17. I was a gifted child. My parents did a wonderful job protecting the pace of my emotional maturity, which was on par with my age group, while stimulating my intellectual giftedness, and I am SO grateful. There are many ways of addressing this, and simply being mindful that you need to protect his emotional and social intelligence is half the battle! You will do awesome. You don’t have to do it perfectly, you just have to do it healthily. =)
    Melissa Vose recently posted..Special Needs: Limitation or Liberation?

  18. Wow, what a tough decision. I wish you all the best with making it, and look forward to hearing how your family gets through this. I hear you on not wanting your son to be bored, but I also understand your fears of him being thrust into an environment with older children… Ultimately you know your child best, and will make the best decision, goodluck! 
    Christine @ African Babies Don’t Cry recently posted..How to Minimise the Chance of a {Genetically Prone} Child Being Diagnosed with ADHD

  19. As a ‘gifted’ child myself, I skipped the fifth grade as they said that would do the trick. Thing is, no one thought about the fact that I wasn’t one grade over most other kids, I was several – so all it did was push me into the land of adolescence a year earlier which was horribly strenuous on me, not just because of that but also losing all the friends I had grown up with. So a year younger and no friends and starting middle school – I was set up for a really tough time. And being a child of divorce pulled between two families, I was already feeling outcast. I am jealous, I admit, of what’s available to kids now – they can take community college classes while in school, there are great charter schools, homeschooling is not looked down upon, etc.

    The best thing my parents did for me was to give me the books to keep my mind full. The worst thing they did was to assume that intellectual prowess and the ability to interact with adults well (‘such a mature girl for her age’) did NOT mean I was magically more grown up and didn’t need to socialize. Separating kids out I think is really a bad idea – give them different assignments to challenge their level of learning, but keep them together to encourage diversity and not make anyone feel better or worse because of their pace. It’s just like special ed – don’t separate them, include them. Everyone socializes better without segregation.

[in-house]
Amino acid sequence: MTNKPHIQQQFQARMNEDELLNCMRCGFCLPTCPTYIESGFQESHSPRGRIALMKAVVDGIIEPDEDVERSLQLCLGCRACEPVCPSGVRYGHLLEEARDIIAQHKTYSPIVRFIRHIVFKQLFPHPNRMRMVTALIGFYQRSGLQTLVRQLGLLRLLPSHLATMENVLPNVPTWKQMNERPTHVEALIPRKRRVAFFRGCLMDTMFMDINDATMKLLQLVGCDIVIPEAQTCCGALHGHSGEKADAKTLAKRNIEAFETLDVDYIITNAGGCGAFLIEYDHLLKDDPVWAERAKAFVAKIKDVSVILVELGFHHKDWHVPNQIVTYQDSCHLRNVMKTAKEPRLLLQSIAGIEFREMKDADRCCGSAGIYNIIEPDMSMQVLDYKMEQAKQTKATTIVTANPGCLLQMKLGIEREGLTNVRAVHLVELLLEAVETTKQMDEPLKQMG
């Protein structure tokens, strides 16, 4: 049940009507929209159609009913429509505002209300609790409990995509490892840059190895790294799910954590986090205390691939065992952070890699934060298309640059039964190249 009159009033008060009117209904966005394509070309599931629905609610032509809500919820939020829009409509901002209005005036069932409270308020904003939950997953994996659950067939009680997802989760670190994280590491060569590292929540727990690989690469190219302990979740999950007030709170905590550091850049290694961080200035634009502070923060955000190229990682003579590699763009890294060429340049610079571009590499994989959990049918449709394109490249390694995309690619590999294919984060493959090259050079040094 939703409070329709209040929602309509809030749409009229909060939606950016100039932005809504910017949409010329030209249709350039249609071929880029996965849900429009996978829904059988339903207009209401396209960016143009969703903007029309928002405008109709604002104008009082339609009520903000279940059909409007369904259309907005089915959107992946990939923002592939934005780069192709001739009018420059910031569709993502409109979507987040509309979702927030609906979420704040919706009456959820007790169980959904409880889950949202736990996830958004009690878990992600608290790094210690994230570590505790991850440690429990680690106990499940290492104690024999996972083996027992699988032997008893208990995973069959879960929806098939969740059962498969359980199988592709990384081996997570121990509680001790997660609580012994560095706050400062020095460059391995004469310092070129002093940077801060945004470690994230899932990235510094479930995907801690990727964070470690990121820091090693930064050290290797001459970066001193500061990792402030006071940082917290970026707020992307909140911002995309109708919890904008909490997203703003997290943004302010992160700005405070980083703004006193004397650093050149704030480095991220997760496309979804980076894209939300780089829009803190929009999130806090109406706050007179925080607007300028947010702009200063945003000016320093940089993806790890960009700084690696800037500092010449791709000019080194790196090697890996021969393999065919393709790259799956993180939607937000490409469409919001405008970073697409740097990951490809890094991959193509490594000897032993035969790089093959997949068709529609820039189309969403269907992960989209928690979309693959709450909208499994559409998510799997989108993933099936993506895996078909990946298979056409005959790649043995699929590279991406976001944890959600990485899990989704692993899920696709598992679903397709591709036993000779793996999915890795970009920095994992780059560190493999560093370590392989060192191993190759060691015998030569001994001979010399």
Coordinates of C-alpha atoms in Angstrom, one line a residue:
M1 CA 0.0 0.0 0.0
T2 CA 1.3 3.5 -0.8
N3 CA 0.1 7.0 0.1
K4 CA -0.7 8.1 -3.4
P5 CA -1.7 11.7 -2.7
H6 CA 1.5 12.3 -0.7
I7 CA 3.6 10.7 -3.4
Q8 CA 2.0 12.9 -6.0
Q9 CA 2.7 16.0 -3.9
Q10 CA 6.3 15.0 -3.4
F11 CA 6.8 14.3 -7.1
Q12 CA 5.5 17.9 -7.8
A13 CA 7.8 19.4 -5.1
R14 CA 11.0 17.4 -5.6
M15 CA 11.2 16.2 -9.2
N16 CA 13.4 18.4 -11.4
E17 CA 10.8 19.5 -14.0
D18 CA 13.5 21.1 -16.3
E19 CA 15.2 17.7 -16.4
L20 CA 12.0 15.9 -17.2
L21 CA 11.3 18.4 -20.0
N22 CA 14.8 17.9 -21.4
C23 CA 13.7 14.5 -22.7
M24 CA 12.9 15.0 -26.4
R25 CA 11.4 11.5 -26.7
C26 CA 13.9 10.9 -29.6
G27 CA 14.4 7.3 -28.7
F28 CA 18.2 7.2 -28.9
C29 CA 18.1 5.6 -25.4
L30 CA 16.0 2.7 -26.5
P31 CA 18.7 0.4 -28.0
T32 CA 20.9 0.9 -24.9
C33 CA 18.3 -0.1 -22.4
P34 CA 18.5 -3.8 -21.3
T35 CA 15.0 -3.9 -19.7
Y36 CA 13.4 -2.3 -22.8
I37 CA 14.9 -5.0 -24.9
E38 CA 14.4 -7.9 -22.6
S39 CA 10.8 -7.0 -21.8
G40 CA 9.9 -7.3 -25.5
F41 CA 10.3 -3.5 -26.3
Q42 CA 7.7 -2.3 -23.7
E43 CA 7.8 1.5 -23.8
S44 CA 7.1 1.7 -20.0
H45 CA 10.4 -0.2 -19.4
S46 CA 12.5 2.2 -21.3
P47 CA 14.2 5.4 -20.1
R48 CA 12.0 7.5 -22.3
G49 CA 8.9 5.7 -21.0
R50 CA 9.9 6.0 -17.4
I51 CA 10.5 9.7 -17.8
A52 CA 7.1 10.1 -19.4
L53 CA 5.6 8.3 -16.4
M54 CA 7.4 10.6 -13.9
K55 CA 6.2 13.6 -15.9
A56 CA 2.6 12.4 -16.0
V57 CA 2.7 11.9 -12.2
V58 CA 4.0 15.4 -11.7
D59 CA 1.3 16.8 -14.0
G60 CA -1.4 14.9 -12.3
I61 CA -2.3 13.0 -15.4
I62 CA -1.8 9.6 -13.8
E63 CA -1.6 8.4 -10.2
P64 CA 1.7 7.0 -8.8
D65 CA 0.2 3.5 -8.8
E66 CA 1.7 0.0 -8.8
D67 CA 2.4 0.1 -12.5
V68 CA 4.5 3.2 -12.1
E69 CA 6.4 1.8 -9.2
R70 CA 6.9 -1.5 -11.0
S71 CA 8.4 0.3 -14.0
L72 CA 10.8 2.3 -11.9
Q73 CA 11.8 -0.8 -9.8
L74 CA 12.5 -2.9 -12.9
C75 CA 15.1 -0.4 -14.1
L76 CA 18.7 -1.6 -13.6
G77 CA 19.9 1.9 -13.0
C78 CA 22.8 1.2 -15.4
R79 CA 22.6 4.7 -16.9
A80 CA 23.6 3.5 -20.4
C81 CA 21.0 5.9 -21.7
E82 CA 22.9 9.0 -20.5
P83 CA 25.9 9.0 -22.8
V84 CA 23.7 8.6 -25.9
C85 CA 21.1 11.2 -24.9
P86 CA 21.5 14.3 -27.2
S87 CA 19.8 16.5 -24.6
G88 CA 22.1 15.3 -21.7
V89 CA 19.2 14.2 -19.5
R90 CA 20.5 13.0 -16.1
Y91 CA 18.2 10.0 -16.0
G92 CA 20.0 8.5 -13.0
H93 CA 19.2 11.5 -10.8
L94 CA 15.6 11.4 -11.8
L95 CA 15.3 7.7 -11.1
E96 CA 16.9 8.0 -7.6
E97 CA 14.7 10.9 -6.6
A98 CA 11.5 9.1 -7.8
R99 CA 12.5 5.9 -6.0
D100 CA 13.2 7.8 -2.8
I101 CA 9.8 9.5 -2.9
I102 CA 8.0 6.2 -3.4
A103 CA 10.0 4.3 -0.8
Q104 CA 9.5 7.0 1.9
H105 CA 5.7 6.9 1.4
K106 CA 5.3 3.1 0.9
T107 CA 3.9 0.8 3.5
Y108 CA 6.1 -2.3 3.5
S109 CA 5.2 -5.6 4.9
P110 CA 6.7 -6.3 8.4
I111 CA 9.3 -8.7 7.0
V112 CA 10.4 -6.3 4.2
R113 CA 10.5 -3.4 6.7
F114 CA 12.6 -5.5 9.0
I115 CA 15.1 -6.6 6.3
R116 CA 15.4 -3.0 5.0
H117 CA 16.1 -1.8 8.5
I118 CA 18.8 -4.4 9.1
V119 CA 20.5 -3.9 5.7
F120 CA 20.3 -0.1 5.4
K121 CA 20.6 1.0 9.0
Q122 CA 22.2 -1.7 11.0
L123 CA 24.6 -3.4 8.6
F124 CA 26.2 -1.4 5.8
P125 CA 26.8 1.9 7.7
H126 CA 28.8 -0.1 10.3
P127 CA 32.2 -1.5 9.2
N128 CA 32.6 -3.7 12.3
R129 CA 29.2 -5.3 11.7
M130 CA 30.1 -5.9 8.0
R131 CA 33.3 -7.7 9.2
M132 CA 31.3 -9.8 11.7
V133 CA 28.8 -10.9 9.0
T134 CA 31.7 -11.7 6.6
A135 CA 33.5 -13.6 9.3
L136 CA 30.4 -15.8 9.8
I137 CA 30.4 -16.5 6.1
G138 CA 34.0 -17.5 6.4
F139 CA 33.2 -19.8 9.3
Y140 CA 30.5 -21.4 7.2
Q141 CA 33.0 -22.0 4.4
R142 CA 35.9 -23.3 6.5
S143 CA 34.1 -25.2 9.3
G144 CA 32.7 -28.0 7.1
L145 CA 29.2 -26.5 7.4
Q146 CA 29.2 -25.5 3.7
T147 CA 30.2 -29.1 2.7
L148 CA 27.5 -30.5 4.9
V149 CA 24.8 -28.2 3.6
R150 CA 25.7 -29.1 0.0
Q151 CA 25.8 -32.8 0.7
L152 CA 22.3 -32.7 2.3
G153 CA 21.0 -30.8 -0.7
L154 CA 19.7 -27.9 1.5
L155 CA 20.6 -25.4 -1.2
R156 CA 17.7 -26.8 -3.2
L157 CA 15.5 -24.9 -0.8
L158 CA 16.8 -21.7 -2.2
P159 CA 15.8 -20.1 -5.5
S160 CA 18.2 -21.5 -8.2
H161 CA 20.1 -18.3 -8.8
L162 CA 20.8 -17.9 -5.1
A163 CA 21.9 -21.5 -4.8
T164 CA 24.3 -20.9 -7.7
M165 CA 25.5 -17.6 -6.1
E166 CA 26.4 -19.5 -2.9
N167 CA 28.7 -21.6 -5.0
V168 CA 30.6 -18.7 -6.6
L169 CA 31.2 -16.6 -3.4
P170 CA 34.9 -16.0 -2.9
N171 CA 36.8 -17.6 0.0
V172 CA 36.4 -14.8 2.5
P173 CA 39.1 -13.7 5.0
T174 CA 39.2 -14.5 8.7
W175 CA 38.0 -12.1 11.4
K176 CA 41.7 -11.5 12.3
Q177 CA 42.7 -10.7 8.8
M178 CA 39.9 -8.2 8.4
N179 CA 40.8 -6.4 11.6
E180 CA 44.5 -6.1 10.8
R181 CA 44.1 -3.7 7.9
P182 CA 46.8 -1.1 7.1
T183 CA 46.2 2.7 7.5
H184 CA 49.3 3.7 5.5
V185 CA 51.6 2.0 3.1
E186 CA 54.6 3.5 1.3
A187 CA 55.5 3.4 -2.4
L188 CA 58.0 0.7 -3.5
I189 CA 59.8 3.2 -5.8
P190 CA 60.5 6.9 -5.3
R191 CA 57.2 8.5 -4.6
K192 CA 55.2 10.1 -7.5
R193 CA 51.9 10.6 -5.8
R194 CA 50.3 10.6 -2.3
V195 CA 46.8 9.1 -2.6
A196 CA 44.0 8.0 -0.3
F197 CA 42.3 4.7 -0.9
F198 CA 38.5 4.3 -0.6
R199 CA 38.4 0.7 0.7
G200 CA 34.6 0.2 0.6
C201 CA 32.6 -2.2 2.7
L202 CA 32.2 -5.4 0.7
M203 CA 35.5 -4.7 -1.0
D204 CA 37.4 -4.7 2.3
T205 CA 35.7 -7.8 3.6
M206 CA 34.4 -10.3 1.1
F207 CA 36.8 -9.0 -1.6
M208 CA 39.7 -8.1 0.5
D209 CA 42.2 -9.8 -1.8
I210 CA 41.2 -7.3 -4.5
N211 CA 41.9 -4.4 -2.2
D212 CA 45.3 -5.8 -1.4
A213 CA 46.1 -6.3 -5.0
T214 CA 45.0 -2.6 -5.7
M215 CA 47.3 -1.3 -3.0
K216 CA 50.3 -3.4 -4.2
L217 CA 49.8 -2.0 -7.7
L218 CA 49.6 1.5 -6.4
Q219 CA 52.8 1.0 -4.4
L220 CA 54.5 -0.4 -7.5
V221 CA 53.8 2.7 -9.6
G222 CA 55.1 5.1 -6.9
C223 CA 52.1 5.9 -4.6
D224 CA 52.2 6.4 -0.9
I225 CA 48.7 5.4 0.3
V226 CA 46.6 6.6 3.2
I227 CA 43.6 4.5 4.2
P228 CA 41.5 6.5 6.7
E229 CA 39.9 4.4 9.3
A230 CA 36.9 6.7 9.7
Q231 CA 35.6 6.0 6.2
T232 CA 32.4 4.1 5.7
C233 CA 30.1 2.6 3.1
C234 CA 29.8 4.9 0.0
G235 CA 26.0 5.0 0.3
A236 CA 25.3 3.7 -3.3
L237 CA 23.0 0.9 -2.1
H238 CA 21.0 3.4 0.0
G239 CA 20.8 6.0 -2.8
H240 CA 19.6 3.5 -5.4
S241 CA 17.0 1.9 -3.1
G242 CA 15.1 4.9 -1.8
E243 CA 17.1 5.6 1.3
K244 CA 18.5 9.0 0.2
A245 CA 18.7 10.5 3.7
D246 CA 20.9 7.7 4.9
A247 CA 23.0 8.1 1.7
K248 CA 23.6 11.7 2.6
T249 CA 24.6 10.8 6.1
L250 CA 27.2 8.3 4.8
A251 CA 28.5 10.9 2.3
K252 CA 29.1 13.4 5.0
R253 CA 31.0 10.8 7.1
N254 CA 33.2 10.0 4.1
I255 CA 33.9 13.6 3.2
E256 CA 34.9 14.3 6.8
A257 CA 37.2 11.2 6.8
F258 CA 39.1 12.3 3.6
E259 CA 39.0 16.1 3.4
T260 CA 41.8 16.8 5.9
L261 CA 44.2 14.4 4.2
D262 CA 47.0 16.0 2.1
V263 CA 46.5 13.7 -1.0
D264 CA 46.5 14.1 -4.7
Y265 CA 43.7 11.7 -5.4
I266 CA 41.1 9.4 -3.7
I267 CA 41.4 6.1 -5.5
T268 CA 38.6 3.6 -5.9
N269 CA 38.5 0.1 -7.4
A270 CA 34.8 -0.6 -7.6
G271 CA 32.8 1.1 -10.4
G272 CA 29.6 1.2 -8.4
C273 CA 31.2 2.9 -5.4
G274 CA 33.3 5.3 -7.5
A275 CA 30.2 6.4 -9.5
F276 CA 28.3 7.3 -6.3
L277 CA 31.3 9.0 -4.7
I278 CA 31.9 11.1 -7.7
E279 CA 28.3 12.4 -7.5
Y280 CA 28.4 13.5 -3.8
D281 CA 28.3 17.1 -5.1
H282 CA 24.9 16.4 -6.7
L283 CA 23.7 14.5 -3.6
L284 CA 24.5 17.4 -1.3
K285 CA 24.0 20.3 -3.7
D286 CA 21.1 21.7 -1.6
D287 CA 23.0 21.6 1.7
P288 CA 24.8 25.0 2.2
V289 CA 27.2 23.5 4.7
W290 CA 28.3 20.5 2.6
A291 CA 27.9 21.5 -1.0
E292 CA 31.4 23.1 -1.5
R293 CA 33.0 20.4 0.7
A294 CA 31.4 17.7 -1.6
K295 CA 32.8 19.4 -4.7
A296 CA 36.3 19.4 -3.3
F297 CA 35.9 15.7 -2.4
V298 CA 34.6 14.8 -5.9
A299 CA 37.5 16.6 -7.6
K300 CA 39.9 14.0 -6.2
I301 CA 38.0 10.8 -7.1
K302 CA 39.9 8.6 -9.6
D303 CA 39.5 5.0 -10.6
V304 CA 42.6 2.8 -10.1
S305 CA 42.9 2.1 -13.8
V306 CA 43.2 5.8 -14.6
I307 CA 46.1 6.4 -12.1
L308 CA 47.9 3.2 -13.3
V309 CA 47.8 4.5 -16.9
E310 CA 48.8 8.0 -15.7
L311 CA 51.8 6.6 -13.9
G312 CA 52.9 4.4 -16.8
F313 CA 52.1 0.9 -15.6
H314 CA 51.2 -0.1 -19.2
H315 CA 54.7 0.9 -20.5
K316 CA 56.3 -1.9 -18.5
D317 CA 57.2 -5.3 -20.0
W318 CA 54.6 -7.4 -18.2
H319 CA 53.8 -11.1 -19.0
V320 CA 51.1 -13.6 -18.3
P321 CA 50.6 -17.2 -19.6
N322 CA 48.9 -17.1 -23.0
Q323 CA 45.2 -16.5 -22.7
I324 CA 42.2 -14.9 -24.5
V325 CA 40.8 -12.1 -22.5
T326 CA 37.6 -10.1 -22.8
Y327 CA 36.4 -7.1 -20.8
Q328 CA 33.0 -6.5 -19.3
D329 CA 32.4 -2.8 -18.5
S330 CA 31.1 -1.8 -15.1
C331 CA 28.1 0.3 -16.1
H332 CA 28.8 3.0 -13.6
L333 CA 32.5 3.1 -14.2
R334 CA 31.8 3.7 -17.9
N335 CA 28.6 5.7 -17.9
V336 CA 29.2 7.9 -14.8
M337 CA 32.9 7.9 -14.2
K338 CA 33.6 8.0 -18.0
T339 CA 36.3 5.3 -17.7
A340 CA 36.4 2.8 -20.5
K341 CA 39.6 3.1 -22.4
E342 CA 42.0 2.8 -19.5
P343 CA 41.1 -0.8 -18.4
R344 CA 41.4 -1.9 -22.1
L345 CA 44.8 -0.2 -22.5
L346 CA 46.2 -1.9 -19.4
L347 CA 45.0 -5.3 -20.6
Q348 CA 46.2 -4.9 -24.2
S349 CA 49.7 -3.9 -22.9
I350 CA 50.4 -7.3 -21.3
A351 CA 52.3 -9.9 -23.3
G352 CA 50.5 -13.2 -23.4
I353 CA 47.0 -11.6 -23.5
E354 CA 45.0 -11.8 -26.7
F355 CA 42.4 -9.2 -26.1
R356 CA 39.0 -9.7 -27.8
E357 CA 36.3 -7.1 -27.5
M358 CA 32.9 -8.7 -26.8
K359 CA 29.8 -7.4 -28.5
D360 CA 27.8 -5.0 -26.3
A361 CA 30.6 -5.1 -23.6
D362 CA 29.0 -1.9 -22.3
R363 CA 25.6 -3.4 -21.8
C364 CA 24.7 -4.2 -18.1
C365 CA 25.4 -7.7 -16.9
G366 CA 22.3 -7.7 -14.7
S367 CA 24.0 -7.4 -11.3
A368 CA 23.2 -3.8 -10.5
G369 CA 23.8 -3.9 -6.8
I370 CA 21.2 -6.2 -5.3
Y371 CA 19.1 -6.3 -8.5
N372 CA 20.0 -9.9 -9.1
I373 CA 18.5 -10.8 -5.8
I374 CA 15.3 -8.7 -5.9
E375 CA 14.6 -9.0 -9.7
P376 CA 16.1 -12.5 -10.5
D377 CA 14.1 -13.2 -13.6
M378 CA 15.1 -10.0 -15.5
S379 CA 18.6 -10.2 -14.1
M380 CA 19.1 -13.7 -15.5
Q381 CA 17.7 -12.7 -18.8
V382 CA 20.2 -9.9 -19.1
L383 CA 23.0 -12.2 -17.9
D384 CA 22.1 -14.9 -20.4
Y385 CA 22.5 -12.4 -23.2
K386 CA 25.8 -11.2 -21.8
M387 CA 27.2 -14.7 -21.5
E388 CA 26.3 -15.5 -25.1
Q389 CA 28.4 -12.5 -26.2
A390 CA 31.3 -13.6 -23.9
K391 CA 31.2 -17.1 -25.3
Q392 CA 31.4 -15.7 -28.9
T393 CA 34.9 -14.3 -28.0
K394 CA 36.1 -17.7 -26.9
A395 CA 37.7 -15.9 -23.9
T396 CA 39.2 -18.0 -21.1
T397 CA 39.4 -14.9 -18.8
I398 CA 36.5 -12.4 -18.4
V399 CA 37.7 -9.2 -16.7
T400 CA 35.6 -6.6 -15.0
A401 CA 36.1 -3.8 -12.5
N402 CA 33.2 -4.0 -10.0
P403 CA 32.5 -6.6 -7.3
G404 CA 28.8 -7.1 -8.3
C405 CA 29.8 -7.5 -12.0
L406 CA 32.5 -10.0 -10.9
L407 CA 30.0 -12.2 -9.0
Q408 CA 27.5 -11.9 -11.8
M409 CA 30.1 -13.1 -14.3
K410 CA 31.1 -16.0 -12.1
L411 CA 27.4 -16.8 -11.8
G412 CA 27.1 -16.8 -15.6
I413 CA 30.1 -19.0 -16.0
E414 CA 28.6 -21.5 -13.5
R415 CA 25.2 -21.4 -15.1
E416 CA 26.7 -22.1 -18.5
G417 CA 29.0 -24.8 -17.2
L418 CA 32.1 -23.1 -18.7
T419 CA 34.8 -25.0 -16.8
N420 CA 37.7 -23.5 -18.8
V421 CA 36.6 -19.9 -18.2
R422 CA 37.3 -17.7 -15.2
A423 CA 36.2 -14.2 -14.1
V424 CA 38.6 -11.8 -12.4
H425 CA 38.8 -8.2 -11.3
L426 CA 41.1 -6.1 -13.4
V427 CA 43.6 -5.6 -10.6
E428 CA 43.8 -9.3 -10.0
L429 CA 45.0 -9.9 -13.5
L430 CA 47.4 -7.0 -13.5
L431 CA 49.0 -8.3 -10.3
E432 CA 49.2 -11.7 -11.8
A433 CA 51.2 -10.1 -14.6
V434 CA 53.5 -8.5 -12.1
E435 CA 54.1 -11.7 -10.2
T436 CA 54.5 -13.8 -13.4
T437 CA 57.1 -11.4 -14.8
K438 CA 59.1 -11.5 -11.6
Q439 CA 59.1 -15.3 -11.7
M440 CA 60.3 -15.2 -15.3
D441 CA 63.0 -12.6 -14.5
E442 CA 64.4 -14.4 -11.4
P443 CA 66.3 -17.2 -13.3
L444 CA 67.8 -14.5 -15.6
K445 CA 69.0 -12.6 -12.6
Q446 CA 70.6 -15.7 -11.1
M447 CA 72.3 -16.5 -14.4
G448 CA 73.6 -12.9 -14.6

• I was a “gifted child” as well, and this is what makes some of these decisions so difficult. I know that when the school approached my parents about having me skip a grade, I opted not to because I didn’t want to leave my friends.

      I totally hear what you saying about the differences of social maturity. I think that can be very difficult for most adults to understand. Now my question is, how can I make the best of what he needs academically without putting undue pressure on his emotional needs?

  20. Tough decision, but the very fact that you’re aware of the issues and considering them so carefully is a major positive that I believe will lead you to whatever the best possible decision for this situation is.

    One point I did want to make, however, is that you can change your path along the way if the one you pick now does prove not to be the best one in future. So, for example, if you do skip him ahead a year at this point… he can take a year out later on if it turns out he needs to be back with his age mates. The obvious point at which to do this would be between school and college, because, as you say, he may have a much more difficult time going away to college a year early and this way you could avoid that (plus he’d have a year out to work and save up some money, or maybe travel, or pursue an interest – I can tell you from experience that that can be well worth doing for a year between school and university). But you could do it while he’s still at school, though it might mean homeschooling for a year if you don’t want him to repeat a year of school. Alternatively, if you keep him with his grade now you could skip him ahead later. There are lots of permutations and lots of options. Good luck!

    • Thank you for your kind comments, Dr. Sarah! That is a great idea, and I support that for children graduating at 18 too. I think developing a little life experience is such a positive before going to college. There are indeed lots of options and I like that I really don’t have to decide right this minute!

  21. Great article..and you know I am right there with you! It’s such a struggle, but a very unnoticed one. Thanks!

  22. Pingback: Letter from Mineral’s Service Dog « Cinco de Mommy

  23. Pingback: Thoughts on Parenting Twins « Intrepid Murmurings

  24. Pingback: Life With Michael – A Mother’s Experience of Life With Aspergers Disorder | Diary of a First Child

  25. Pingback: How I Love My High Need Baby - GrowingSlower